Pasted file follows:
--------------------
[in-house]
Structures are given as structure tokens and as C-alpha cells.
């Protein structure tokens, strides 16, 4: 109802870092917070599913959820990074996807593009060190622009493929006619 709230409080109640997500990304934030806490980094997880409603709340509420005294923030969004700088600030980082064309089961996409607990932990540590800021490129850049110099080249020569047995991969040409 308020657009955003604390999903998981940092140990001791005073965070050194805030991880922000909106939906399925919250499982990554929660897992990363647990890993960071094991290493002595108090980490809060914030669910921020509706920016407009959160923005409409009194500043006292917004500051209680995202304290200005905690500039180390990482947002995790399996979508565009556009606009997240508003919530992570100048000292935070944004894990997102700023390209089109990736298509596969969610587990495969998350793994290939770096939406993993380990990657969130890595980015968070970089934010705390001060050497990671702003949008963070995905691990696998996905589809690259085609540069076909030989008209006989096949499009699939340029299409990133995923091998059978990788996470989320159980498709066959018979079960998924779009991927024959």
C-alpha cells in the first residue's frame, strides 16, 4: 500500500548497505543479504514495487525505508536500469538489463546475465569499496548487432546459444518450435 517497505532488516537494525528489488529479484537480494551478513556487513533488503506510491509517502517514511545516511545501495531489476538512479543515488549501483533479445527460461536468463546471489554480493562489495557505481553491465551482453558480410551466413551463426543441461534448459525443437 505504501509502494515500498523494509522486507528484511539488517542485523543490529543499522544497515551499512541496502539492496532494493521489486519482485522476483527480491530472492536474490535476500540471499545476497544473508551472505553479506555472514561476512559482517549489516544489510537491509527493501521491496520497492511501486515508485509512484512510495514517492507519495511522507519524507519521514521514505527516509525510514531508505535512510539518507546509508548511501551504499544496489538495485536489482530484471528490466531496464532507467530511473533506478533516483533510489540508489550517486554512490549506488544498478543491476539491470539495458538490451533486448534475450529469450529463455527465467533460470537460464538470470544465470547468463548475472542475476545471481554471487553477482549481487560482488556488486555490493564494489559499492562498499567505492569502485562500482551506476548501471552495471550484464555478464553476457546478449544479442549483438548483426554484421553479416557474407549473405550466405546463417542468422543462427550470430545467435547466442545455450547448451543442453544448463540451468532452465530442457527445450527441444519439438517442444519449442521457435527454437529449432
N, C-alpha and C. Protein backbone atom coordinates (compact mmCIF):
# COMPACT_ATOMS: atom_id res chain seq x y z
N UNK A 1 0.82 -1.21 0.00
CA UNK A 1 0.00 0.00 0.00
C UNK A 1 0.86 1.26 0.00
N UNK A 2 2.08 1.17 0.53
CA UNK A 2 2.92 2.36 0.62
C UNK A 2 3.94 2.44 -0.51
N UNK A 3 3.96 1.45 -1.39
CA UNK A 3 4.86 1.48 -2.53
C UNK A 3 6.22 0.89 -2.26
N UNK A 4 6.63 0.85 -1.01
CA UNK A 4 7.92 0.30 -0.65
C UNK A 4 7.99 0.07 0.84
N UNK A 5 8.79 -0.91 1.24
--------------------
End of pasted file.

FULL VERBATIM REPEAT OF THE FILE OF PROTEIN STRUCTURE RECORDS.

[in-house]
Structures are given as structure tokens and as C-alpha cells.
């Protein structure tokens, strides 16, 4: 109802870092917070599913959820990074996807593009060190622009493929006619 709230409080109640997500990304934030806490980094997880409603709340509420005294923030969004700088600030980082064309089961996409607990932990540590800021490129850049110099080249020569047995991969040409 308020657009955003604390999903998981940092140990001791005073965070050194805030991880922000909106939906399925919250499982990554929660897992990363647990890993960071094991290493002595108090980490809060914030669910921020509706920016407009959160923005409409009194500043006292917004500051209680995202304290200005905690500039180390990482947002995790399996979508565009556009606009997240508003919530992570100048000292935070944004894990997102700023390209089109990736298509596969969610587990495969998350793994290939770096939406993993380990990657969130890595980015968070970089934010705390001060050497990671702003949008963070995905691990696998996905589809690259085609540069076909030989008209006989096949499009699939340029299409990133995923091998059978990788996470989320159980498709066959018979079960998924779009991927024959």
C-alpha cells in the first residue's frame, strides 16, 4: 500500500548497505543479504514495487525505508536500469538489463546475465569499496548487432546459444518450435 517497505532488516537494525528489488529479484537480494551478513556487513533488503506510491509517502517514511545516511545501495531489476538512479543515488549501483533479445527460461536468463546471489554480493562489495557505481553491465551482453558480410551466413551463426543441461534448459525443437 505504501509502494515500498523494509522486507528484511539488517542485523543490529543499522544497515551499512541496502539492496532494493521489486519482485522476483527480491530472492536474490535476500540471499545476497544473508551472505553479506555472514561476512559482517549489516544489510537491509527493501521491496520497492511501486515508485509512484512510495514517492507519495511522507519524507519521514521514505527516509525510514531508505535512510539518507546509508548511501551504499544496489538495485536489482530484471528490466531496464532507467530511473533506478533516483533510489540508489550517486554512490549506488544498478543491476539491470539495458538490451533486448534475450529469450529463455527465467533460470537460464538470470544465470547468463548475472542475476545471481554471487553477482549481487560482488556488486555490493564494489559499492562498499567505492569502485562500482551506476548501471552495471550484464555478464553476457546478449544479442549483438548483426554484421553479416557474407549473405550466405546463417542468422543462427550470430545467435547466442545455450547448451543442453544448463540451468532452465530442457527445450527441444519439438517442444519449442521457435527454437529449432
N, C-alpha and C. Protein backbone atom coordinates (compact mmCIF):
# COMPACT_ATOMS: atom_id res chain seq x y z
N UNK A 1 0.82 -1.21 0.00
CA UNK A 1 0.00 0.00 0.00
C UNK A 1 0.86 1.26 0.00
N UNK A 2 2.08 1.17 0.53
CA UNK A 2 2.92 2.36 0.62
C UNK A 2 3.94 2.44 -0.51
N UNK A 3 3.96 1.45 -1.39
CA UNK A 3 4.86 1.48 -2.53
C UNK A 3 6.22 0.89 -2.26
N UNK A 4 6.63 0.85 -1.01
CA UNK A 4 7.92 0.30 -0.65
C UNK A 4 7.99 0.07 0.84
N UNK A 5 8.79 -0.91 1.24